Text description provided by the architects. Introduction
This project started as design for the subdivision of an existing residential block in East St Kilda, to be sold off as a house and land package. The clients had no intention of living in the new house, so they gave me complete design freedom. What they did not realize is that I would, by stealth, create a design that they would want to build for themselves. And they did!
The site is just 180 square metres, cut out of a back yard that had its side-boundary adjacent to a public park. The challenge was to create a design for a dual occupancy site where the experience of living in the new house was not one of being hemmed in, but to the contrary, expansive. The outlook onto the park provided the inspiration.
The project was plagued with red-tape. First, a covenant had to be removed to allow for two dwellings on the lot. There was also a Special Building Overlay relating to flood. Finally, a Heritage Overlay added complications to the usual planning permit and energy rating requirements. All these obstacles were overcome.
Before the subdivision occurred, what really caught my eye was the majestic presence of large gum trees close by, in the adjacent park. The initial concept responded to the trees and the bird life they attract. The compact site required the house to have a small footprint. To achieve space, the house is designed over three levels, with zero set-back to the park and laneway. Vertical ship-lap cladding, stained to match the gums, works to camouflage the building in its surroundings, so that despite its height, the house nestles discretely into the corner of the park.
To capture the best aspect of the trees, the living level of the house is on the first floor, within a double-height space, so that the experience is something akin to being in a tree-house. Slung within the double height space, a mezzanine accommodates the master bedroom and forms a low ceiling to the dining space below. Made of recycled timber beams with expressed cross bracing, the ceiling is interpretive of that at the Stokehouse, on St Kilda beach. This low slung ceiling creates an intimate dining area that dramatically contrasts with the expansive double- height living and kitchen areas at each end.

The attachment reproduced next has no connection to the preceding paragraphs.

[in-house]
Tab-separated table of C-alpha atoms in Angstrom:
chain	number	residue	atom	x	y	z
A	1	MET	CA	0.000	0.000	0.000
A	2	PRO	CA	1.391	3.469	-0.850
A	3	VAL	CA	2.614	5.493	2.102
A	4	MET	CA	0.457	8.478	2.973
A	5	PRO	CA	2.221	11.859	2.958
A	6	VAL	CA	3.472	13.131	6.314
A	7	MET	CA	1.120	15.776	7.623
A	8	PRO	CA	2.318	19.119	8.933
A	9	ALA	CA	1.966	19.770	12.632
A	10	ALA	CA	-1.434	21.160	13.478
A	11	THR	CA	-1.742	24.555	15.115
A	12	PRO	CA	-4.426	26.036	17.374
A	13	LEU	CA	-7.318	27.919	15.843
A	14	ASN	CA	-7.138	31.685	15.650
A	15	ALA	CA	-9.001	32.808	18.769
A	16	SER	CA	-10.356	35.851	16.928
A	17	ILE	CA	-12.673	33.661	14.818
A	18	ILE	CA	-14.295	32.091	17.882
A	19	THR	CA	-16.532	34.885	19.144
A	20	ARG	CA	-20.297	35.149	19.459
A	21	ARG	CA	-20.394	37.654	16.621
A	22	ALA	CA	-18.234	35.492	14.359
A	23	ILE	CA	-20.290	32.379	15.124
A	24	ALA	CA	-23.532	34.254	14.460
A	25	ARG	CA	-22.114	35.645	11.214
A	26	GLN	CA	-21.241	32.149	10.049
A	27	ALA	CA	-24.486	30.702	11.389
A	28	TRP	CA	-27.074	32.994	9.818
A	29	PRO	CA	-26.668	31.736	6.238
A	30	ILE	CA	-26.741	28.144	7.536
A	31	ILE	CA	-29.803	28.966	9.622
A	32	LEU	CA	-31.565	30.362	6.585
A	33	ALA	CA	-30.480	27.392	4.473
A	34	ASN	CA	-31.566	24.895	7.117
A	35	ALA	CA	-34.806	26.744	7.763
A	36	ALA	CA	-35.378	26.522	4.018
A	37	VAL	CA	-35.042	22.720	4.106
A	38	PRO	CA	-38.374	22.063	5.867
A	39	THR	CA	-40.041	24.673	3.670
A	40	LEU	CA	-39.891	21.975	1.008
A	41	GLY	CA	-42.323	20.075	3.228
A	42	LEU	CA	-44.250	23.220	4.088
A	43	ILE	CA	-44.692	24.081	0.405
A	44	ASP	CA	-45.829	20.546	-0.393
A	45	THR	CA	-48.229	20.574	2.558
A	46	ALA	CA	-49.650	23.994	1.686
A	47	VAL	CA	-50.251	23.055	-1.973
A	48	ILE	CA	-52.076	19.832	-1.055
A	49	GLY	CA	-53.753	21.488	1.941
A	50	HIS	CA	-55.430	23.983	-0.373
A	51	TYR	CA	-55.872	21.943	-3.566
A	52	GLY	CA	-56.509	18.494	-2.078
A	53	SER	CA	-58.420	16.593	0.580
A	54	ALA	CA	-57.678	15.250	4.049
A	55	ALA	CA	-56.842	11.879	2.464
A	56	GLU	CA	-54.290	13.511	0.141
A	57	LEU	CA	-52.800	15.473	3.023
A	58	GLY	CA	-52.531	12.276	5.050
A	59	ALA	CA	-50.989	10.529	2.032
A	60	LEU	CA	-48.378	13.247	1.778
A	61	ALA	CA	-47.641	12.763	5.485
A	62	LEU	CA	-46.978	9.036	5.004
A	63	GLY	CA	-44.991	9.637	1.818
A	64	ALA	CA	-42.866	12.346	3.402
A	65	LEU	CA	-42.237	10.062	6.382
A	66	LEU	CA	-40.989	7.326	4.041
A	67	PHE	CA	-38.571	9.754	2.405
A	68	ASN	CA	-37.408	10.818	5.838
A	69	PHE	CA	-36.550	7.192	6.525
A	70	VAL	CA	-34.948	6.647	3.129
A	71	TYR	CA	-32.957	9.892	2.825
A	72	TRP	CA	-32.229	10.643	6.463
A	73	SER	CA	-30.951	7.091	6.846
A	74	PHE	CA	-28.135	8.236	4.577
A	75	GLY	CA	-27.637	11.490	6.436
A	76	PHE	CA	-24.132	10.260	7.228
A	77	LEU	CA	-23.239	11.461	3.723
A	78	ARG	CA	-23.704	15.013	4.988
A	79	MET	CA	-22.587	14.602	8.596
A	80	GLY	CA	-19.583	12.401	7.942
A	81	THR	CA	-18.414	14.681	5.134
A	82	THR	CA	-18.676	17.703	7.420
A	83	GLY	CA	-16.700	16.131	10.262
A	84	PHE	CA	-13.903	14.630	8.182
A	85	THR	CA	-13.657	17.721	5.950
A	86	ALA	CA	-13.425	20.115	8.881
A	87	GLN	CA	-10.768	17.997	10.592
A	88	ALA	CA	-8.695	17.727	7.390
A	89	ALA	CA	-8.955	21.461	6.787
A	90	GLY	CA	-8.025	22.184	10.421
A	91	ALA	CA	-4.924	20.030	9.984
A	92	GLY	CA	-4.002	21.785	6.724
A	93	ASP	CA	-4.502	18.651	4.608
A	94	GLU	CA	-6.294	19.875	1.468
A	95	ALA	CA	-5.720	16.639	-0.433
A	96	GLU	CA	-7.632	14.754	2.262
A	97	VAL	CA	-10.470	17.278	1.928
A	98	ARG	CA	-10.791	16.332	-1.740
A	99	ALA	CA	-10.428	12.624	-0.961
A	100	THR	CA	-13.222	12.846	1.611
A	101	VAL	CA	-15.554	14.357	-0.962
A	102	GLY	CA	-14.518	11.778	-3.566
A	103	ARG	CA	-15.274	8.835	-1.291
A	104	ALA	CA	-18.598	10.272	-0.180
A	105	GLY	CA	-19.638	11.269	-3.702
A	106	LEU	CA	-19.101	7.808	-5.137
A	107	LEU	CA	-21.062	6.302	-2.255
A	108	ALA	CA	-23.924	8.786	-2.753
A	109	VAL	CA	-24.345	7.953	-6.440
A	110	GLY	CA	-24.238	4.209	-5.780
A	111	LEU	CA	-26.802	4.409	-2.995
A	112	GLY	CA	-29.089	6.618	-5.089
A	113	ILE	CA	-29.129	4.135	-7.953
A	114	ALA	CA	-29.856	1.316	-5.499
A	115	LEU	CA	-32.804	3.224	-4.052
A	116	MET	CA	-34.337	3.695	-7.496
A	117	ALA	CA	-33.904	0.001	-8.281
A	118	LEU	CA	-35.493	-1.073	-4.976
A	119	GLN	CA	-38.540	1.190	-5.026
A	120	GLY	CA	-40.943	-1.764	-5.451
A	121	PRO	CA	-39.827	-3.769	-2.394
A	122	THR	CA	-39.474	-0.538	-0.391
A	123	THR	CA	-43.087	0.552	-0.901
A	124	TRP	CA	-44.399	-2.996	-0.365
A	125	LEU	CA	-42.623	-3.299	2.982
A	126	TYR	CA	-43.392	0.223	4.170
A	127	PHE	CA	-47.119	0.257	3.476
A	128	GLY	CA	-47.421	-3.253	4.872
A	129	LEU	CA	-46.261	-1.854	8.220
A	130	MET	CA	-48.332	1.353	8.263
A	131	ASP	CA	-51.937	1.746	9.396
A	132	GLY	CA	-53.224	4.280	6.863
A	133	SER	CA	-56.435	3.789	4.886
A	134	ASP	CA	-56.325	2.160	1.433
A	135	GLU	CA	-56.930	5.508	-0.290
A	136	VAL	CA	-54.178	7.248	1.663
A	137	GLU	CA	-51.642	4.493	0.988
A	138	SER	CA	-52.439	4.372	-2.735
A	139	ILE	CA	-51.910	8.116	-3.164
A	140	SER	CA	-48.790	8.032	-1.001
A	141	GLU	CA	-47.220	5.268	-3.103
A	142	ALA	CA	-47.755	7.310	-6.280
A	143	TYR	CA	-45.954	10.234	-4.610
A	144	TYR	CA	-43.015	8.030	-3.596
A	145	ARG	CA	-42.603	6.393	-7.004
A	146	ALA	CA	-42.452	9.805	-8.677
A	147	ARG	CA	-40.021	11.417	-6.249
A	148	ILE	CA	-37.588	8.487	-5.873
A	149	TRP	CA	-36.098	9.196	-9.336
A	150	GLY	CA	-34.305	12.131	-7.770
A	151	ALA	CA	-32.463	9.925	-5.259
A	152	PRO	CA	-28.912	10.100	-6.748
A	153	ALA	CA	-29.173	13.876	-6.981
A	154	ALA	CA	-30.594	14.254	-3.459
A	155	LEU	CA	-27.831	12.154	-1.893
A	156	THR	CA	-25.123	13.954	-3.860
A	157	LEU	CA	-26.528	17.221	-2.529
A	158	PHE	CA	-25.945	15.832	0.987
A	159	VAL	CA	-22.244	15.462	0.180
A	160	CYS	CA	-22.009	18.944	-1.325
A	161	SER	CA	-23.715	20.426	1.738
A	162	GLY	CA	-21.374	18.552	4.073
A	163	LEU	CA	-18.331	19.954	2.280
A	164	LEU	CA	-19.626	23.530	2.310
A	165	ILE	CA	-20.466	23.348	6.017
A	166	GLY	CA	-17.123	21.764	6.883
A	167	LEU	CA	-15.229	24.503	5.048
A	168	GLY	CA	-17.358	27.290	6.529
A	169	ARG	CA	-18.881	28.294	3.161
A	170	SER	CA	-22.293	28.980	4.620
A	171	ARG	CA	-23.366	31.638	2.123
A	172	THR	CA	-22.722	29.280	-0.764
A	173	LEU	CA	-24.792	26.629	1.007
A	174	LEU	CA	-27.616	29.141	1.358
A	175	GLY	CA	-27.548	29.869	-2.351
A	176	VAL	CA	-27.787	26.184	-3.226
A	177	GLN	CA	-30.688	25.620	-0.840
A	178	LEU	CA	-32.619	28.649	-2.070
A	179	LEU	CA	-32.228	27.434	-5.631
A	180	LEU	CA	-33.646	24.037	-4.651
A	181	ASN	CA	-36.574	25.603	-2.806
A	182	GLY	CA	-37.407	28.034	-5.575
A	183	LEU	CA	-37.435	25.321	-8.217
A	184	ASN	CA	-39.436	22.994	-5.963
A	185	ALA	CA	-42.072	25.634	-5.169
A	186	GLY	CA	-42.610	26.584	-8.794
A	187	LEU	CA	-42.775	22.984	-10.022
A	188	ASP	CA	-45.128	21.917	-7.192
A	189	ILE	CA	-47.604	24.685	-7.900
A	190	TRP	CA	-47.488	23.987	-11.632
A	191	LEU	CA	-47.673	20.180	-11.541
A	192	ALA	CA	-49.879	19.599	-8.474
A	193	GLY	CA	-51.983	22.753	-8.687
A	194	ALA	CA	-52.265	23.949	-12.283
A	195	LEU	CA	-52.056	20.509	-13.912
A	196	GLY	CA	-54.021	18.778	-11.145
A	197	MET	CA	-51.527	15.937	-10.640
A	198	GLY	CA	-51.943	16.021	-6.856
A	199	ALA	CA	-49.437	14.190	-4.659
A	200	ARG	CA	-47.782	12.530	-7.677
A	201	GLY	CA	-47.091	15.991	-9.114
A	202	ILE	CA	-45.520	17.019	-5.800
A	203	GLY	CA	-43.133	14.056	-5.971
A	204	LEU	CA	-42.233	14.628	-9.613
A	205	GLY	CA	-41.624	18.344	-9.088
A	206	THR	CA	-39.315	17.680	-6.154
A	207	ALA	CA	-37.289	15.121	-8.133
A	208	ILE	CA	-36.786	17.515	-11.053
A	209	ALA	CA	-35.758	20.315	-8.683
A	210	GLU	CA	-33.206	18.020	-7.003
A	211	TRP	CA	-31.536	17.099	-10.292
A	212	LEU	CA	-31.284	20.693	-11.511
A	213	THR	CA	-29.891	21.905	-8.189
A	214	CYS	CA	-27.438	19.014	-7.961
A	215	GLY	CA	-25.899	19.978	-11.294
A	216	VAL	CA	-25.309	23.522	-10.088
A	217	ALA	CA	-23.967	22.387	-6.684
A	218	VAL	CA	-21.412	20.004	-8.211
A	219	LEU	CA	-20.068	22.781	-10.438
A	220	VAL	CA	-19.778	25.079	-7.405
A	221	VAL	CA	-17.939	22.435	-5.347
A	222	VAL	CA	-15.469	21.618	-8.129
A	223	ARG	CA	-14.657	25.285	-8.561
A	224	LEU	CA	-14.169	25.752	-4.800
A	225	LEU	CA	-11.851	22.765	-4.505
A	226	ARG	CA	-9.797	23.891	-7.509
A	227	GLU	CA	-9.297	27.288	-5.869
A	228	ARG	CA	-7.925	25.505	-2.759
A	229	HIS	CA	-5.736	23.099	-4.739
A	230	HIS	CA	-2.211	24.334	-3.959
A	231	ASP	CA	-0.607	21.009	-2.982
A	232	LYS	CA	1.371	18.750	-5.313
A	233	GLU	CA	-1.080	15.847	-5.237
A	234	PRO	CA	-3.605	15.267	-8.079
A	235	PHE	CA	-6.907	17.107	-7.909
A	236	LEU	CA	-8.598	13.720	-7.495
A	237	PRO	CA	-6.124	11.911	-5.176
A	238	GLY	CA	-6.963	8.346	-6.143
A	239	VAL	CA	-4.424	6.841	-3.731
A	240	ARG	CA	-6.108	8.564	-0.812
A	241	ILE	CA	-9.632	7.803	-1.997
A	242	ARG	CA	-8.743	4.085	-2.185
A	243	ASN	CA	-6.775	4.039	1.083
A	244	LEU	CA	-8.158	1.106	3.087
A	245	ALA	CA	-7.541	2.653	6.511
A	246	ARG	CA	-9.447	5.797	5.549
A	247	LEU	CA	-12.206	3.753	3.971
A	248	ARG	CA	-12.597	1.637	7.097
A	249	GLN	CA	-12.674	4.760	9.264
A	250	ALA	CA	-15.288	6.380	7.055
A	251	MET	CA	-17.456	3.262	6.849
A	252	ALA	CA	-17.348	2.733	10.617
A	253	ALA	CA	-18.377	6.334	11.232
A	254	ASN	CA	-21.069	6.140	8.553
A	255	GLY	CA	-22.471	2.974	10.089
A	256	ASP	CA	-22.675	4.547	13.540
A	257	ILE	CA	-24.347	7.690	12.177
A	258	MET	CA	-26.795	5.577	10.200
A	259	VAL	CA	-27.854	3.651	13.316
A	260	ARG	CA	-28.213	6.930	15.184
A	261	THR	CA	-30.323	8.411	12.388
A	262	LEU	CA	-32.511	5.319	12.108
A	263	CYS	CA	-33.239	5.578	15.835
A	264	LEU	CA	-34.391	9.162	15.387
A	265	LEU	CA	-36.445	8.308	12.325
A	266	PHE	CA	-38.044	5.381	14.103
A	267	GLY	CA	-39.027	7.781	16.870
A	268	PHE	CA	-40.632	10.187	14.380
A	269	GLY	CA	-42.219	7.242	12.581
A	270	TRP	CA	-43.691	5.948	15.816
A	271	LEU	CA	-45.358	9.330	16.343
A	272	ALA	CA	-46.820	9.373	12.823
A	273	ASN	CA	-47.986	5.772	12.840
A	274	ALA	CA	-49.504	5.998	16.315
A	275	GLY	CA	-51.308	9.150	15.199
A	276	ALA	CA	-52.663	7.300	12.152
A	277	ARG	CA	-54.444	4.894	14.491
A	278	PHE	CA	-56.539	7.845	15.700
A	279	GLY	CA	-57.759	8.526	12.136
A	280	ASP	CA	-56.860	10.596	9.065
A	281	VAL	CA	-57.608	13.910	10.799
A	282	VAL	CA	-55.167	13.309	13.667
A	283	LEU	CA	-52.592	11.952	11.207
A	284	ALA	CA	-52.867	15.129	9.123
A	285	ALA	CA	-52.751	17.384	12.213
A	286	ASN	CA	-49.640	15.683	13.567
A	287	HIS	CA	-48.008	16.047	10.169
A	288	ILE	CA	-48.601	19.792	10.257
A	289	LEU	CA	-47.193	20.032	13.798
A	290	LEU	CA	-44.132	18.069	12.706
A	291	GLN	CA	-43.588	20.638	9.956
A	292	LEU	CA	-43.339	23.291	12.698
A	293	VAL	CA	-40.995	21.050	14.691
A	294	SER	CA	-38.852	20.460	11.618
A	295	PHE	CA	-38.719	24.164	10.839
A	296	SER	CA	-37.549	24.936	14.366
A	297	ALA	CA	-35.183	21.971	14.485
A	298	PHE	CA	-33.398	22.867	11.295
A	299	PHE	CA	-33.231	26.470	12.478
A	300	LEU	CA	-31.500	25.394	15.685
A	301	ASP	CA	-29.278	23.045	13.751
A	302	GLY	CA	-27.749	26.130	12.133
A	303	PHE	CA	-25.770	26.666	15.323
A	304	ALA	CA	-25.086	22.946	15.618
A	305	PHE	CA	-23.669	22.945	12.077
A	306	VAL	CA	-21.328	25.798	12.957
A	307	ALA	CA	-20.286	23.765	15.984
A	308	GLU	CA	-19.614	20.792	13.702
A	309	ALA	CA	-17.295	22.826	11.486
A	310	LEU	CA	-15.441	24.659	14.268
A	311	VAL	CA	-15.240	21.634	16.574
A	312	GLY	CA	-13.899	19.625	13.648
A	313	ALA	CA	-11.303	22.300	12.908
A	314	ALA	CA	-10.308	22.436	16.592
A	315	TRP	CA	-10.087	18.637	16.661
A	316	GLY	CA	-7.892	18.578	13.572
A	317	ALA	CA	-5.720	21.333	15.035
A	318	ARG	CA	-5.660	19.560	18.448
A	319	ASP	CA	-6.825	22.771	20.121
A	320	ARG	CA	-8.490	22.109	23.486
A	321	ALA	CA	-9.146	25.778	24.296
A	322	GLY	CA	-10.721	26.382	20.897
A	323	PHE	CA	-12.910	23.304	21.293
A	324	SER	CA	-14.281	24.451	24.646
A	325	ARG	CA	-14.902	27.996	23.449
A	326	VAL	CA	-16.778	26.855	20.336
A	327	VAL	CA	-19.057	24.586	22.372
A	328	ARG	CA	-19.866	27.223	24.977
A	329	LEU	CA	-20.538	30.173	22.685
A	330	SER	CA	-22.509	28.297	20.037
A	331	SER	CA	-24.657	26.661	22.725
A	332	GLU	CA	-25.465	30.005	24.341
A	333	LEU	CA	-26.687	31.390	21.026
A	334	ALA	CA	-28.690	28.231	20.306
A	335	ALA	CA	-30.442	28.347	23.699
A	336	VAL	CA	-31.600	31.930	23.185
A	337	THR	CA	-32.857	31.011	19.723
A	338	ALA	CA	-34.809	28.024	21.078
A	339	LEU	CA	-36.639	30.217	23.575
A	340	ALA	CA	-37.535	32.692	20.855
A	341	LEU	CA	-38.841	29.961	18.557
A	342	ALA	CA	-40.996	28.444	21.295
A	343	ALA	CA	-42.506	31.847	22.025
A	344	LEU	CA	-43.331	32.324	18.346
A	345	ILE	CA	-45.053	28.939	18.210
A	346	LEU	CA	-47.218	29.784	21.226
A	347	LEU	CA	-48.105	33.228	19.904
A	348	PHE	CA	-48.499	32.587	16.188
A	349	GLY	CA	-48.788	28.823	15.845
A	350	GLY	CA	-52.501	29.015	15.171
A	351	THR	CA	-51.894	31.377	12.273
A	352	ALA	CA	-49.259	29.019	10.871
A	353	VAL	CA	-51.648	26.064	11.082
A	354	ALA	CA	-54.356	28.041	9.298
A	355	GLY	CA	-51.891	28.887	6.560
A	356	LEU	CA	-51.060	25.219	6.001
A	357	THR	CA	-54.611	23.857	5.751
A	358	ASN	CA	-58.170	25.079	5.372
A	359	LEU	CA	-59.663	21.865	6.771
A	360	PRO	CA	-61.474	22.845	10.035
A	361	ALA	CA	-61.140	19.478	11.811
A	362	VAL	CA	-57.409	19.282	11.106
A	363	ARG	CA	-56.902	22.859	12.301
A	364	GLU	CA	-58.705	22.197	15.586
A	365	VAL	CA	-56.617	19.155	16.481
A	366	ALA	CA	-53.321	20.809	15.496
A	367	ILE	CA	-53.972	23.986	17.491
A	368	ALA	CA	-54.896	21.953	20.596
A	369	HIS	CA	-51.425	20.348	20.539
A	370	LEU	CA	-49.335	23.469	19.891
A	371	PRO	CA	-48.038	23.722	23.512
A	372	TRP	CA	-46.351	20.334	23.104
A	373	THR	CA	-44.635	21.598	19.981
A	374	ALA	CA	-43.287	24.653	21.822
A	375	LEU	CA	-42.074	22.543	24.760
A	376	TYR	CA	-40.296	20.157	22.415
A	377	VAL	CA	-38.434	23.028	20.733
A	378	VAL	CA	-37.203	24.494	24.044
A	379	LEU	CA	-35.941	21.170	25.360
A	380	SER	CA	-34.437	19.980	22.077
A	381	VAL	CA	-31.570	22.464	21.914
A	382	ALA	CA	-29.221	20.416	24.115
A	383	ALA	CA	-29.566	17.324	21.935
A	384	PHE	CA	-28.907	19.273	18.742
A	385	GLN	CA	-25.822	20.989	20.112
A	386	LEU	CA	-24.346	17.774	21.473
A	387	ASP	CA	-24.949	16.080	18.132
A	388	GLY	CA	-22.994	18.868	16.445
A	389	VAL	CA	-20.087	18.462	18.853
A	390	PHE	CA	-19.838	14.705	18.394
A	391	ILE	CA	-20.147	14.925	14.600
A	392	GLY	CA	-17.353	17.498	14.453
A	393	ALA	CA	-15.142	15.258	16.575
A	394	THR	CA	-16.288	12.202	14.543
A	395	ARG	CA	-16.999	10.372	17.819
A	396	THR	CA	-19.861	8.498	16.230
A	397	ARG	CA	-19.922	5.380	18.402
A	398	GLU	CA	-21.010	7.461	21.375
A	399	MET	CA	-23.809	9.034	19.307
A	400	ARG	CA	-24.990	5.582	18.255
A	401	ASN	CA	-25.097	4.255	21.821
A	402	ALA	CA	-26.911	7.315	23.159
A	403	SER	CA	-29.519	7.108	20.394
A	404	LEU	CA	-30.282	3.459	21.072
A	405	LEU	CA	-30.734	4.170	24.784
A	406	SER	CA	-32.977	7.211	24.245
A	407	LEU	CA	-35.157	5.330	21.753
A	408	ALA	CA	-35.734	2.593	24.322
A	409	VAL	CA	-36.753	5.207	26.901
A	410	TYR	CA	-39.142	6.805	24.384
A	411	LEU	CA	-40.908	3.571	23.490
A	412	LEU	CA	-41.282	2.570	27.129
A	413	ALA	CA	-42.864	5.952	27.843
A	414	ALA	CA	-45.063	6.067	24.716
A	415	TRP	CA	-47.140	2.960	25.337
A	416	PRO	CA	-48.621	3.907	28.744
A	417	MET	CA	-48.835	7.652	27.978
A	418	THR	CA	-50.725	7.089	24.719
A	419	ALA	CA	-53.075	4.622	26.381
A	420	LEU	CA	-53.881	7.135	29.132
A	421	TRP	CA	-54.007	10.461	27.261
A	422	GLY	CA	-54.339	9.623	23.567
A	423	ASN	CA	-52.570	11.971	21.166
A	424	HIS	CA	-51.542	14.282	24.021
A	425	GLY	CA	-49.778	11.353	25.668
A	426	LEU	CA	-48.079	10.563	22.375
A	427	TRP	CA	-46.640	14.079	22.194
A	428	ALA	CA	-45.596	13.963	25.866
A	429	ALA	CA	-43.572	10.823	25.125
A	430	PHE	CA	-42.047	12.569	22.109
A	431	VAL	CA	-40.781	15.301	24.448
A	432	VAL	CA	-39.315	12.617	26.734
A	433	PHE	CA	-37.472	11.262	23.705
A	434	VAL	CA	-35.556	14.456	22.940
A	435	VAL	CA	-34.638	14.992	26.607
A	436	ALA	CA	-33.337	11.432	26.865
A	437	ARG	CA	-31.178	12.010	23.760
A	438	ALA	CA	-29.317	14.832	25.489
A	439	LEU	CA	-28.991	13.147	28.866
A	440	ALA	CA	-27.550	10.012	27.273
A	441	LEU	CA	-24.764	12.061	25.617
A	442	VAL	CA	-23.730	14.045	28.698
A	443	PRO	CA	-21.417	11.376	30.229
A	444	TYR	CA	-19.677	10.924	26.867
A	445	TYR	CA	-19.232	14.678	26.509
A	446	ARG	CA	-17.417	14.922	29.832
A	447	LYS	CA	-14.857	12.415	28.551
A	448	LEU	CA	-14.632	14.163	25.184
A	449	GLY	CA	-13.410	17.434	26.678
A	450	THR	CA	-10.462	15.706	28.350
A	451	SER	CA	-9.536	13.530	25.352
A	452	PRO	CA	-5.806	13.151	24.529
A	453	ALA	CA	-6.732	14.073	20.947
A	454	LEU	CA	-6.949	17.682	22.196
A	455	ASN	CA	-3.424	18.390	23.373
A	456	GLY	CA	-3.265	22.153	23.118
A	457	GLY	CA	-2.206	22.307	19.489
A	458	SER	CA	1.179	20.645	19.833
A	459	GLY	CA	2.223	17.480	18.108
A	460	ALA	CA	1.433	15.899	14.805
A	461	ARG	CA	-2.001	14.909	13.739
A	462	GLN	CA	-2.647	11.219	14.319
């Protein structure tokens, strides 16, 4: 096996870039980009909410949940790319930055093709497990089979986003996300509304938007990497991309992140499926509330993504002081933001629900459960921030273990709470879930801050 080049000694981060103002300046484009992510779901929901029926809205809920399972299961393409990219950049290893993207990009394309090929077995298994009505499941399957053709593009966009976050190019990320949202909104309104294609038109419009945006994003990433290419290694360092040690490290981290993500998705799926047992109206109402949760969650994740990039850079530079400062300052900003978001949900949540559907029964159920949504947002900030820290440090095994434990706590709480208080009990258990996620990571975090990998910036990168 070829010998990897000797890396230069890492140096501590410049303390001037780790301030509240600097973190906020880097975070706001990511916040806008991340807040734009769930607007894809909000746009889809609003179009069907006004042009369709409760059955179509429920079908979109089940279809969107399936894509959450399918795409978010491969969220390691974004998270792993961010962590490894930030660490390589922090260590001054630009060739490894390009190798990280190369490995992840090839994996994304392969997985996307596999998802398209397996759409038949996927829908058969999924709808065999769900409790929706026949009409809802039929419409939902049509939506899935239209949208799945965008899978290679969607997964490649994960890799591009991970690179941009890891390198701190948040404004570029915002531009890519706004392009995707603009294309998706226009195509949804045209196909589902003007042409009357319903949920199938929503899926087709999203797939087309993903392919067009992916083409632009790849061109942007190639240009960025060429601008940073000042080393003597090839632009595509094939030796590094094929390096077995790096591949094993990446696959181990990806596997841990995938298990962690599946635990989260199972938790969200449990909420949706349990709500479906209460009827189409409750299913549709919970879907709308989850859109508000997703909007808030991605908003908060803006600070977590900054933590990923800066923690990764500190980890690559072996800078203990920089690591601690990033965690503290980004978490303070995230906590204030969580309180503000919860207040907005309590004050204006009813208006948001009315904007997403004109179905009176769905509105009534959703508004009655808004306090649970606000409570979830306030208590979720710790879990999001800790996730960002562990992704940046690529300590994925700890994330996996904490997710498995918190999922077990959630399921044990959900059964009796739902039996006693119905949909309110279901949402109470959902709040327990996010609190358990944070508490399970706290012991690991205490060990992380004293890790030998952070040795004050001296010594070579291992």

The first floor verandah is another St Kilda reference. This semi-enclosed verandah is interpretive of the fabulously practical built-in porches common to the Art Deco apartments along The Esplanade.
There is a distinctly 1970’s feel about many internal details of the house. Chunky timber handrails to the stairs and built-in timber elements are a testament to the exuberant 70’s culture of my clients’ youth. The house has become an instant Modern Classic as far as the City of Port Phillip is concerned, evidenced by the significant grading the site is now accorded on the City of Port Phillip Heritage Map, unless someone there has made a serious mistake!